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If Obama belongs in a pantheon, it’s a Republican one. He is not

completing the healthcare project begun by FDR in 1935. Obama

has, instead, succeeded in passing the Right’s program, created to

stop what looked like the inevitable triumph of a single-payer system



Obama Bound for Mount Rushmore?

By Glen Ford


4 July 2012

President Obama, as his aides will tell anyone within hearing distance, wants to go down in history as one of the “greats.” Most African Americans, purely for reasons of group affirmation, would also love to see the First Black President beaming from Mount Rushmore (in the Black Hills of South Dakota, no less!), alongside George and Thomas the Slave Masters, Teddy the Arch Imperialist, and Lincoln the Emancipator.

Most of the U.S. corporate mediathose who make the first drafts of history acceptable to the ruling classalso want Obama to have a shot at a place in the pantheon, since he has done some service to the rulers. The U.S. Supreme Court’s vetting of Obama’s healthcare legislation, according to the New York Times, is a “personal reprieve . . . leaving intact his hopes of joining the ranks of Franklin D. Roosevelt, Lyndon B. Johnson and Ronald Reagan as presidents who fundamentally altered the course of the country.” Obama has often compared himself to all three, agreeing with Reagan that the Sixties was a decade plagued by “excesses”which, to Reagan’s mind, included Lyndon Johnson’s expansive social legislation.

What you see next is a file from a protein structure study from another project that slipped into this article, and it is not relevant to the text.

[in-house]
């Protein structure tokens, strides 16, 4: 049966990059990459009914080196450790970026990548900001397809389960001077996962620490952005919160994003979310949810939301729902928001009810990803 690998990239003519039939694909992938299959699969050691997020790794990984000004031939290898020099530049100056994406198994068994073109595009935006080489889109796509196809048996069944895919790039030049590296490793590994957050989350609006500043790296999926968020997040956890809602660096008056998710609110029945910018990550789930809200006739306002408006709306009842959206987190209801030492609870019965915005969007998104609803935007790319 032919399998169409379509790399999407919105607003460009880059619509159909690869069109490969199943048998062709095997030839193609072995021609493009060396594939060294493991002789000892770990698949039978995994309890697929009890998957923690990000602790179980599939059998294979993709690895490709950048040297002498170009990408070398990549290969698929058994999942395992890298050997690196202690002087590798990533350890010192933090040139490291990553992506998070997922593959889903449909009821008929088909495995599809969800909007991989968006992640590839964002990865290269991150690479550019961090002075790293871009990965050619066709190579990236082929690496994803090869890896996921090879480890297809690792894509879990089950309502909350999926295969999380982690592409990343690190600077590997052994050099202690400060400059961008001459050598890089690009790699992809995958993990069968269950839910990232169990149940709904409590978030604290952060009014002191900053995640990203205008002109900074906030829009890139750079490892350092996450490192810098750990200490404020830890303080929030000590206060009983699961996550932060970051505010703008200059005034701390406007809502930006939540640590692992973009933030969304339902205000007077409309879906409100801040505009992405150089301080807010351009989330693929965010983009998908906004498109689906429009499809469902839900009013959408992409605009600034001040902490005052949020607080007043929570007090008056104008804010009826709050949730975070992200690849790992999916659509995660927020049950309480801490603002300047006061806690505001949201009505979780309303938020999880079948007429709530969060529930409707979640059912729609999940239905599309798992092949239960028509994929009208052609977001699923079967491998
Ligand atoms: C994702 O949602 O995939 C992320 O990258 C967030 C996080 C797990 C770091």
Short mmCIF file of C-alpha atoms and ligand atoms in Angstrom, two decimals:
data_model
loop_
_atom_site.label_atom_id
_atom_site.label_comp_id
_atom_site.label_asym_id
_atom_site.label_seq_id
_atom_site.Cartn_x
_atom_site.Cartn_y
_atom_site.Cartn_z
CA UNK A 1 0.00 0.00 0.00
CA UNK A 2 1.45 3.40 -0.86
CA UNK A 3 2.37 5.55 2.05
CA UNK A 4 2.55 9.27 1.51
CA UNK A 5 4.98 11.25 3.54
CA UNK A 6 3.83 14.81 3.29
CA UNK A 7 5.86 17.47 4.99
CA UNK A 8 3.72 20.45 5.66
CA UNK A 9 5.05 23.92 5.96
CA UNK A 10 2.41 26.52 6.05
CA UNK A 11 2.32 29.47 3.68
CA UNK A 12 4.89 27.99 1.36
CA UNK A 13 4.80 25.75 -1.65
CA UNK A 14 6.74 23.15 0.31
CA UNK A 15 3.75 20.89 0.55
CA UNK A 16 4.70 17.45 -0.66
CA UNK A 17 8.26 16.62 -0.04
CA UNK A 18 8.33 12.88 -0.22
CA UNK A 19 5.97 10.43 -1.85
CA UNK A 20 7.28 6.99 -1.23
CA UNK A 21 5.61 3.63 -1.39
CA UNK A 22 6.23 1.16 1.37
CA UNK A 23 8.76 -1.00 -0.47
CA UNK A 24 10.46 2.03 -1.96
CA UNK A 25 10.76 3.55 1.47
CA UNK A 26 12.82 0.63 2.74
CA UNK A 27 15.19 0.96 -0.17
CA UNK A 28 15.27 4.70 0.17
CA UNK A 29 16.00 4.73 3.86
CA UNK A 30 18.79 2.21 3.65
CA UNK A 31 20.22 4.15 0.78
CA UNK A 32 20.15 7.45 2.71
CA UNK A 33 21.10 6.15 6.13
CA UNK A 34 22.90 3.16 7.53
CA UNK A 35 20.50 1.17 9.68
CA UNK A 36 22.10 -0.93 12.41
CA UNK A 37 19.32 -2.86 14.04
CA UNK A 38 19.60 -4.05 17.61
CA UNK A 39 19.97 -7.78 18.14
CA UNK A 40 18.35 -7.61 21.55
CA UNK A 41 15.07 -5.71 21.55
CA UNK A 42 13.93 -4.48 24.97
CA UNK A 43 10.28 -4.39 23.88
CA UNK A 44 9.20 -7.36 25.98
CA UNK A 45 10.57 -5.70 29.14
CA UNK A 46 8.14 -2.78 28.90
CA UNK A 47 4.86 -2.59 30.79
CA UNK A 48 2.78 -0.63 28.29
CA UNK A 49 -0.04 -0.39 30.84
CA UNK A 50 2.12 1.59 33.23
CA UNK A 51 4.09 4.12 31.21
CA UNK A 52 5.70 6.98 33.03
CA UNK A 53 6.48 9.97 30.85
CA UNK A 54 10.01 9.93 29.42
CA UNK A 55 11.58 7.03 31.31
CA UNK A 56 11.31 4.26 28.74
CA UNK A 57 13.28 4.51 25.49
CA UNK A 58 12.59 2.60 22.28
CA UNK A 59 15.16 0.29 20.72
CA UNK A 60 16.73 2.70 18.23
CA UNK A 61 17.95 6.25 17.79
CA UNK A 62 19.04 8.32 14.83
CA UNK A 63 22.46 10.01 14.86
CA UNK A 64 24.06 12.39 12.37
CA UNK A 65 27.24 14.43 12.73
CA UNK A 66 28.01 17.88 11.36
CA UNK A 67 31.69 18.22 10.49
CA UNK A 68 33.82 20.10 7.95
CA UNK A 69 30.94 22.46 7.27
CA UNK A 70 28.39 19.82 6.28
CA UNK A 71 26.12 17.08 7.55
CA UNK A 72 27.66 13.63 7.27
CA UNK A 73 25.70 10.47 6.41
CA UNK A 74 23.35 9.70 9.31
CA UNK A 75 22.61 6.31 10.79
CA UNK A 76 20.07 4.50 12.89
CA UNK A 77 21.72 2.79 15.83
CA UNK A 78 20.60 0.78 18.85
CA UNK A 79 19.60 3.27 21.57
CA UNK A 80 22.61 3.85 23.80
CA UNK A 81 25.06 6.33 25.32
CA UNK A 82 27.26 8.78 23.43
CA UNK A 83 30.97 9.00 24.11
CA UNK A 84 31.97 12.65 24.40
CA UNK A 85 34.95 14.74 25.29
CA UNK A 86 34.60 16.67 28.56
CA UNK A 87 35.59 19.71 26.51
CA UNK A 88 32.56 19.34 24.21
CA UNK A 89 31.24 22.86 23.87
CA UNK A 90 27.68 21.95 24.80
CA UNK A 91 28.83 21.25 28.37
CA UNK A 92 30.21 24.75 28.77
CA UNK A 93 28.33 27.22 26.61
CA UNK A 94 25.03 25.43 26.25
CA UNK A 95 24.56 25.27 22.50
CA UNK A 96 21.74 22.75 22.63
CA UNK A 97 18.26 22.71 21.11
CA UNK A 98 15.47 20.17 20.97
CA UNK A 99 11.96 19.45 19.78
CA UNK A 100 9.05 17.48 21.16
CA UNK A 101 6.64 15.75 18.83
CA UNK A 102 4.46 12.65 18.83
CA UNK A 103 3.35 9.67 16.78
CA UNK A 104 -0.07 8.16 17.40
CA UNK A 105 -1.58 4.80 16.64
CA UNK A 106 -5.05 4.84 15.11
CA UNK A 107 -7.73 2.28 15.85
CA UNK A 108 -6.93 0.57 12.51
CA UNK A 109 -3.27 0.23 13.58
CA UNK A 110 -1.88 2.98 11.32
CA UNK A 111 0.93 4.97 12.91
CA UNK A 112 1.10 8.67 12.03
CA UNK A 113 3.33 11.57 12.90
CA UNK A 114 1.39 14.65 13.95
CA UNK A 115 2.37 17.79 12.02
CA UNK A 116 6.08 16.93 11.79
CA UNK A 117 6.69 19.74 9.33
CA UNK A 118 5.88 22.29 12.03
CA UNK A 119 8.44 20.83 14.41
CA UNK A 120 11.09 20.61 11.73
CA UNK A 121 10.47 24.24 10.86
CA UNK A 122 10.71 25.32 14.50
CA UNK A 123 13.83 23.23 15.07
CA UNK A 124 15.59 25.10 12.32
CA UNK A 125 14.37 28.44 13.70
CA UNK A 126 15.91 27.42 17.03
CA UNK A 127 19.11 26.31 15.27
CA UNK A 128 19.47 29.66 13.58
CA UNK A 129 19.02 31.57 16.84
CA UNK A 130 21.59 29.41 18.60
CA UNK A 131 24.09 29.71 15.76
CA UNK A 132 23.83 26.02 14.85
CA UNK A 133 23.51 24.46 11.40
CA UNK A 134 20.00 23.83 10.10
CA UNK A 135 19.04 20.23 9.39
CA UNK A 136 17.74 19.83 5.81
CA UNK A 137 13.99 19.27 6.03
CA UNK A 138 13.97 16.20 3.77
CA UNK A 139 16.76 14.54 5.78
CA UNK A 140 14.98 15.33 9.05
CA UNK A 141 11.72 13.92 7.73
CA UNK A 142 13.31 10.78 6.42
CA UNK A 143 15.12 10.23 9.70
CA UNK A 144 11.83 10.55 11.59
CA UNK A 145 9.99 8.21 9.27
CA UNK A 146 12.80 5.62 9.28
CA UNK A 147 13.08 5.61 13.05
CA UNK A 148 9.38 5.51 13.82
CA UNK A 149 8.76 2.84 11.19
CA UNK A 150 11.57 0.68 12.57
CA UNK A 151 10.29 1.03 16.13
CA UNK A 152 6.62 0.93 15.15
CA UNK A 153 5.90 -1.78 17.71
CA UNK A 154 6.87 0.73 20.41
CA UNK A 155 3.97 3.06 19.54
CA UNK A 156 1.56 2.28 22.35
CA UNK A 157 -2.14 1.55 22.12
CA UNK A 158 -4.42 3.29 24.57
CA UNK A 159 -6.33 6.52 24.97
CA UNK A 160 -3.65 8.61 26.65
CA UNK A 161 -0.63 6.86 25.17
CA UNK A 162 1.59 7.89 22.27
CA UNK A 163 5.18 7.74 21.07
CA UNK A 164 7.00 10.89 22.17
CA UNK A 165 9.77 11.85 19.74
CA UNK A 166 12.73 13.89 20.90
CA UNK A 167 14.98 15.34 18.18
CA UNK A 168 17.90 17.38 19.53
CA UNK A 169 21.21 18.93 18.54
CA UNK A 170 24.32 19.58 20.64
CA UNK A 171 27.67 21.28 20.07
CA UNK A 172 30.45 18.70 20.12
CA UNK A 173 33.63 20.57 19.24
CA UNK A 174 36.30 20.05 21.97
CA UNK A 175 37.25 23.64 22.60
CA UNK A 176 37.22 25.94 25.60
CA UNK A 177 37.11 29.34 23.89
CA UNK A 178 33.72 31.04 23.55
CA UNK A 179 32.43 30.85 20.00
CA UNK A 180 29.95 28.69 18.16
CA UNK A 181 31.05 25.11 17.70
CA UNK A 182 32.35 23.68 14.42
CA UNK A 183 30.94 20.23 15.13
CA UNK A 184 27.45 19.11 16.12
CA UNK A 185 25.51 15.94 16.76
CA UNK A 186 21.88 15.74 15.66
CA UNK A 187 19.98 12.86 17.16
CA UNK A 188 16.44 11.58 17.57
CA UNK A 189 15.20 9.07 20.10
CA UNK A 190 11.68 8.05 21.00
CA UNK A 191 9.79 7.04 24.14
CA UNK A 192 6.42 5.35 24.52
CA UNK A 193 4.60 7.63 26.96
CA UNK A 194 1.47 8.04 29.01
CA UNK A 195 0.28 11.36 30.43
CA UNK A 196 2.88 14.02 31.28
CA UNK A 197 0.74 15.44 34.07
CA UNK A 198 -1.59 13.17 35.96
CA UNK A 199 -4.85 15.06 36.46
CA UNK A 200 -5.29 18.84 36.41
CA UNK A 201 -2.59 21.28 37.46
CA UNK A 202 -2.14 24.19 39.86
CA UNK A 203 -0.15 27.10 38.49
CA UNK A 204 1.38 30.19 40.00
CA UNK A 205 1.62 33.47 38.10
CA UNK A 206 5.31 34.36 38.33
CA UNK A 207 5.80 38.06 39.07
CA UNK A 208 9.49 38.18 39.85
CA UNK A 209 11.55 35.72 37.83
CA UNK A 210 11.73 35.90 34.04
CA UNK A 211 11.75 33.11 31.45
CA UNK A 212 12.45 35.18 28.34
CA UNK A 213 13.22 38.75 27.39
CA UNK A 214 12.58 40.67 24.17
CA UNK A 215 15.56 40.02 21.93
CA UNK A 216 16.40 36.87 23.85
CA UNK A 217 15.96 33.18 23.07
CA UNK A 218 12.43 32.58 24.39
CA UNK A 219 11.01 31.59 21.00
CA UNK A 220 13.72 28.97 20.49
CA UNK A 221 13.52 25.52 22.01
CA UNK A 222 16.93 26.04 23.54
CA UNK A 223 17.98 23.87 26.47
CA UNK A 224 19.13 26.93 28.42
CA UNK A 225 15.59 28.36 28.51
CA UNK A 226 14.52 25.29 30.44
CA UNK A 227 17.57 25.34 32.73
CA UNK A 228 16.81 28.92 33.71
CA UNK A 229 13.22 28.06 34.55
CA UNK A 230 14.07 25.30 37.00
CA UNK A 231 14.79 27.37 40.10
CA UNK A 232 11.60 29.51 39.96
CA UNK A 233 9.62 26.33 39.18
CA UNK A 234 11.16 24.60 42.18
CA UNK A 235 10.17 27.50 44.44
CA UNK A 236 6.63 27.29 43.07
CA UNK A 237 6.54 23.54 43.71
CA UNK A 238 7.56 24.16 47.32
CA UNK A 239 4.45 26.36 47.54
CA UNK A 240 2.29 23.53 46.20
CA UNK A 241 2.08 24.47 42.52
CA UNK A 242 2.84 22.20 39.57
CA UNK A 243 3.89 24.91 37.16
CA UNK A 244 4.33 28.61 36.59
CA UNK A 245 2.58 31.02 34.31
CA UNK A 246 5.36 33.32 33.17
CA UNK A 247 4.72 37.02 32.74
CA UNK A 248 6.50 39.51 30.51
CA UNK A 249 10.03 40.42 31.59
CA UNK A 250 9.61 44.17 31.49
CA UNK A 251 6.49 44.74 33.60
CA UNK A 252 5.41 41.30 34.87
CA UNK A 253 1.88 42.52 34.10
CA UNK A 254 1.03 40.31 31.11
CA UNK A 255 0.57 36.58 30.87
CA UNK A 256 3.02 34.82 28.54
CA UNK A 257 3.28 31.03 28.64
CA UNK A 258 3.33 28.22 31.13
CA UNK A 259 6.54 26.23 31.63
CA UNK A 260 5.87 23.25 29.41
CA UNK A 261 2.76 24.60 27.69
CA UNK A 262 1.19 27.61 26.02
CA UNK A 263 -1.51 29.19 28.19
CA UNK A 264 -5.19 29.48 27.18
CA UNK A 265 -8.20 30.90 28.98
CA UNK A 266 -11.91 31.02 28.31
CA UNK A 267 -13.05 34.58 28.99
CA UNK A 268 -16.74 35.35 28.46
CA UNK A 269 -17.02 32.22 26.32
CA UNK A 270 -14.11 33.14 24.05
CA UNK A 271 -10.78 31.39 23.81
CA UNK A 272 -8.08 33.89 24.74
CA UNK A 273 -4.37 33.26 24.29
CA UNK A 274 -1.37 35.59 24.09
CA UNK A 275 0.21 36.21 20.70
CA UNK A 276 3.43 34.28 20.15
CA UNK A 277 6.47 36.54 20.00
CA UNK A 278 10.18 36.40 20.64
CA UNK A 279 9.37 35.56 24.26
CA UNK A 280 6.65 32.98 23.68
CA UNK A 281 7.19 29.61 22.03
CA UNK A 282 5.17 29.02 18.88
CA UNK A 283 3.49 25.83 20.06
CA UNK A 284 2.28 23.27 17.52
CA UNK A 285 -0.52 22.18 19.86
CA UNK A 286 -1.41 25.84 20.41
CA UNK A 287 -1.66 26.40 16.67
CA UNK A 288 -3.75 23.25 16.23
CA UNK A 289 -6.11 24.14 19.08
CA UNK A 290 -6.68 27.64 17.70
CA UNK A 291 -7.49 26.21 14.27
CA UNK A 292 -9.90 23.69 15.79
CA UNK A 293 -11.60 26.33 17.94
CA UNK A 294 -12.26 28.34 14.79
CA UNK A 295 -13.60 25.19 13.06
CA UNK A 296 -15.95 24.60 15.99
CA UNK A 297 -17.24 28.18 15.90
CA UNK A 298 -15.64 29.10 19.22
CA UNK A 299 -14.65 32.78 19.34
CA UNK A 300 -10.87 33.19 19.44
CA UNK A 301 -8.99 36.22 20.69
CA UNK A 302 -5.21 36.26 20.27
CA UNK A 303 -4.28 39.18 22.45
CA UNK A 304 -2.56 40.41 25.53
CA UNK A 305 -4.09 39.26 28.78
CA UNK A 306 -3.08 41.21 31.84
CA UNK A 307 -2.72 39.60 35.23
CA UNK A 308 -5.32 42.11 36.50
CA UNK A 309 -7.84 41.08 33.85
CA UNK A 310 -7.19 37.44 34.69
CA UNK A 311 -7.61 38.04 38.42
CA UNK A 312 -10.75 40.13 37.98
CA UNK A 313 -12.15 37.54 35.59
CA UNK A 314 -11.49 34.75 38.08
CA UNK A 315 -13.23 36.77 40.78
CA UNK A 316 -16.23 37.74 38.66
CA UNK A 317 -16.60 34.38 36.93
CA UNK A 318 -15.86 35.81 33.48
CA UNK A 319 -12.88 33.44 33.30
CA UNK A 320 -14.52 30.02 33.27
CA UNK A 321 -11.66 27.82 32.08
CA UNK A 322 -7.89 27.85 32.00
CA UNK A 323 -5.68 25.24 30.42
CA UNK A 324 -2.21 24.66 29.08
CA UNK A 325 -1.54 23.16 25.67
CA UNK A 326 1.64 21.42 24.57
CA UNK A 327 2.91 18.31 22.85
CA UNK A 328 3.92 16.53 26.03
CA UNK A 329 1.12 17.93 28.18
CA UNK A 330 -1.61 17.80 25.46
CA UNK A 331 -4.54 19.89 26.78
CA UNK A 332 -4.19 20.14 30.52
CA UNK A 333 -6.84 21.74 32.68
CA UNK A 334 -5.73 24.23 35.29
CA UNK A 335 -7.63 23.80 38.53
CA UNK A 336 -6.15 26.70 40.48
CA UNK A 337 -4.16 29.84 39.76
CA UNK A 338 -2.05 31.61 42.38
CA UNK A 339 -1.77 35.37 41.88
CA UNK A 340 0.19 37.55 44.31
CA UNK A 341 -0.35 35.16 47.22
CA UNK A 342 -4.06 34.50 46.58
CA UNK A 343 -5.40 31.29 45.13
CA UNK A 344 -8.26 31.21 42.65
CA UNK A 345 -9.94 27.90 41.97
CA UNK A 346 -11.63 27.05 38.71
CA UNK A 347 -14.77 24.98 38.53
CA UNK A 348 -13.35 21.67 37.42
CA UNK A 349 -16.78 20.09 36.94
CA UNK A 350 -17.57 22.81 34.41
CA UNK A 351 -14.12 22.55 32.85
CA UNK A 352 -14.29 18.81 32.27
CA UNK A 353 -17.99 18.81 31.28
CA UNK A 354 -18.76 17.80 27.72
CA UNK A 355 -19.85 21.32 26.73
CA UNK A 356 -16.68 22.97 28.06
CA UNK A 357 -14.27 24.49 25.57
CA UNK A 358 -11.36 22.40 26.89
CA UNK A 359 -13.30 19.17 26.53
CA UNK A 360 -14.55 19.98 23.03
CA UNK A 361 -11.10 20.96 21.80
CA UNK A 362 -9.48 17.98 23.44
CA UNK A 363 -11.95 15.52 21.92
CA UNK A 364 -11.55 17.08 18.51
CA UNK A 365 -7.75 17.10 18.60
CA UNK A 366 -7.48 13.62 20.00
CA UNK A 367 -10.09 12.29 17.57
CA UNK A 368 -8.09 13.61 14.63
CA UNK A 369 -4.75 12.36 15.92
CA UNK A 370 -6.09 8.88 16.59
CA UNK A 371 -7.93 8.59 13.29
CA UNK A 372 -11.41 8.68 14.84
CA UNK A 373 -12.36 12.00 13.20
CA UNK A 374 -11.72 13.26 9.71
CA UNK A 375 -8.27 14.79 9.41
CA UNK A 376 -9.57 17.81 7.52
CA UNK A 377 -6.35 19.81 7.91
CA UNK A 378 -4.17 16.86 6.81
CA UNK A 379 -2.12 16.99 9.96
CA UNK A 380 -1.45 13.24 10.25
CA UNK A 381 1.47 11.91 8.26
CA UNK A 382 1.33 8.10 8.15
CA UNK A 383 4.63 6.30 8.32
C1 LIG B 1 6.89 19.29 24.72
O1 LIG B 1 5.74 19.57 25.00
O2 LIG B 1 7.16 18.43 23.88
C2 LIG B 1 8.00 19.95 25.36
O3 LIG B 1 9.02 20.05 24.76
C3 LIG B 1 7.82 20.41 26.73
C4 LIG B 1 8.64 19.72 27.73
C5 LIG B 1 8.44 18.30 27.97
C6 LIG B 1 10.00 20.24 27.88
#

As the Times tells it, Obama has nearly completed the work of his predecessors. “Not just Roosevelt and Johnson, but Harry S. Truman, Nixon and Mr. Clinton all tried and failed to move the country toward universal health coverage.” Obama’s bill is historic because it “seeks to end the status of the United States as the world’s only rich country with millions of involuntarily uninsured citizens.”

The Times resorts to crazily contorted wording to convince us the Affordable Care Act is the next logical step in the civilizing of the United States; that it bears some resemblance to universal health care as practiced in the rest of the developed worldan outrageous distortion of fact and history. Obamacare, like previous Republican healthcare schemes, is based on the principle that people should pay for their own bodily maintenance, and that “free riders” must be forced into the private pool. It expands the healthcare compact only for those who are destitute, while turning everyone else into profit-centers for corporations. That’s not the direction universal healthcare advocates have been trying to go, all these years. It is, at best, a detour, and more likely an historic setback to the movement for a truly national health care policy.

The first U.S. entitlement programs evolved from pension plans for Civil War veterans and their families. “By 1910,” according to the Social Welfare History Project, “Civil War veterans and their survivors enjoyed a program of disability, survivors and old-age benefits similar in some ways to the later Social Security programs.” In 1935, President Franklin D. Roosevelt signed into law the Social Security Act, which also included provisions for unemployment insurance. Harry Truman unsuccessfully proposed National Health Insurance, starting in 1945. Lyndon Johnson introduced Medicare and Medicaid with his Social Security Act of 1965. Ever since, the struggle has been to expand these programs to the entire population, as a matter of rightas was occurring globally even in formerly “Third World” places like Taiwan.